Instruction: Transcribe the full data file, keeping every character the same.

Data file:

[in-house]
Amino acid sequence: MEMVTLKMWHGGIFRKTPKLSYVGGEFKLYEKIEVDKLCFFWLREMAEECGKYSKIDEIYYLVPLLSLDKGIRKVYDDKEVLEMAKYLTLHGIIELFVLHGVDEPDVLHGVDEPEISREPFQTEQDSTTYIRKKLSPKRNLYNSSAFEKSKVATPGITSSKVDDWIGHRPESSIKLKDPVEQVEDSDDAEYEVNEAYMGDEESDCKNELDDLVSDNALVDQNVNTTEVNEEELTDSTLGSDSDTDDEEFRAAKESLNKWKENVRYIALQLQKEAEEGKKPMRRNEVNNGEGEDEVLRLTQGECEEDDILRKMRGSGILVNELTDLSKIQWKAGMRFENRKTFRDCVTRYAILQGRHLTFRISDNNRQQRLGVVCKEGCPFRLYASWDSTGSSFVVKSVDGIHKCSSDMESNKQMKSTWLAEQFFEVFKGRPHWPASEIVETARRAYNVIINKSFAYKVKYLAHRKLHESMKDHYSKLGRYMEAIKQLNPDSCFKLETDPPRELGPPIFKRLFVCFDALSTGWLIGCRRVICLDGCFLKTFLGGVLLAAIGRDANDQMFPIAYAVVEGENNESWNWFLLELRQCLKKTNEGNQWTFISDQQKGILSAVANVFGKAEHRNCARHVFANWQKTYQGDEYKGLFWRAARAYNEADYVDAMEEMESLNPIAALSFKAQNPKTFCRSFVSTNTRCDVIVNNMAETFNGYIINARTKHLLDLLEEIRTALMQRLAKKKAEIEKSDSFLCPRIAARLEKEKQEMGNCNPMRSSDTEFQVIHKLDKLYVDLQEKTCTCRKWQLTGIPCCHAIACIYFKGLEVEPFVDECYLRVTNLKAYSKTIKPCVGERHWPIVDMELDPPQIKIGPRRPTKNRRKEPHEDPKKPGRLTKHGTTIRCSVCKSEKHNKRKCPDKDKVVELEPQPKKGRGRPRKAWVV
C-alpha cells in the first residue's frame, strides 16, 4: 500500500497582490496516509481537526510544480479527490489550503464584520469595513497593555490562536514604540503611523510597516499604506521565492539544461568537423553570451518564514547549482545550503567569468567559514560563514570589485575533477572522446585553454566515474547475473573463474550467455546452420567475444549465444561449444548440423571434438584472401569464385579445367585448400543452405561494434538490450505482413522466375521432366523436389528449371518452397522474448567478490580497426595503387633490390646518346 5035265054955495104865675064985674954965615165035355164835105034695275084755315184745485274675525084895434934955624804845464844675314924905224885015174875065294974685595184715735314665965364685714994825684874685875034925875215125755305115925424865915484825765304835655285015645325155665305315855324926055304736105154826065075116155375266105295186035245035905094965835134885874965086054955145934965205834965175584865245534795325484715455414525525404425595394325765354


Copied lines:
[in-house]
Amino acid sequence: MEMVTLKMWHGGIFRKTPKLSYVGGEFKLYEKIEVDKLCFFWLREMAEECGKYSKIDEIYYLVPLLSLDKGIRKVYDDKEVLEMAKYLTLHGIIELFVLHGVDEPDVLHGVDEPEISREPFQTEQDSTTYIRKKLSPKRNLYNSSAFEKSKVATPGITSSKVDDWIGHRPESSIKLKDPVEQVEDSDDAEYEVNEAYMGDEESDCKNELDDLVSDNALVDQNVNTTEVNEEELTDSTLGSDSDTDDEEFRAAKESLNKWKENVRYIALQLQKEAEEGKKPMRRNEVNNGEGEDEVLRLTQGECEEDDILRKMRGSGILVNELTDLSKIQWKAGMRFENRKTFRDCVTRYAILQGRHLTFRISDNNRQQRLGVVCKEGCPFRLYASWDSTGSSFVVKSVDGIHKCSSDMESNKQMKSTWLAEQFFEVFKGRPHWPASEIVETARRAYNVIINKSFAYKVKYLAHRKLHESMKDHYSKLGRYMEAIKQLNPDSCFKLETDPPRELGPPIFKRLFVCFDALSTGWLIGCRRVICLDGCFLKTFLGGVLLAAIGRDANDQMFPIAYAVVEGENNESWNWFLLELRQCLKKTNEGNQWTFISDQQKGILSAVANVFGKAEHRNCARHVFANWQKTYQGDEYKGLFWRAARAYNEADYVDAMEEMESLNPIAALSFKAQNPKTFCRSFVSTNTRCDVIVNNMAETFNGYIINARTKHLLDLLEEIRTALMQRLAKKKAEIEKSDSFLCPRIAARLEKEKQEMGNCNPMRSSDTEFQVIHKLDKLYVDLQEKTCTCRKWQLTGIPCCHAIACIYFKGLEVEPFVDECYLRVTNLKAYSKTIKPCVGERHWPIVDMELDPPQIKIGPRRPTKNRRKEPHEDPKKPGRLTKHGTTIRCSVCKSEKHNKRKCPDKDKVVELEPQPKKGRGRPRKAWVV
C-alpha cells in the first residue's frame, strides 16, 4: 500500500497582490496516509481537526510544480479527490489550503464584520469595513497593555490562536514604540503611523510597516499604506521565492539544461568537423553570451518564514547549482545550503567569468567559514560563514570589485575533477572522446585553454566515474547475473573463474550467455546452420567475444549465444561449444548440423571434438584472401569464385579445367585448400543452405561494434538490450505482413522466375521432366523436389528449371518452397522474448567478490580497426595503387633490390646518346 5035265054955495104865675064985674954965615165035355164835105034695275084755315184745485274675525084895434934955624804845464844675314924905224885015174875065294974685595184715735314665965364685714994825684874685875034925875215125755305115925424865915484825765304835655285015645325155665305315855324926055304736105154826065075116155375266105295186035245035905094965835134885874965086054955145934965205834965175584865245534795325484715455414525525404425595394325765354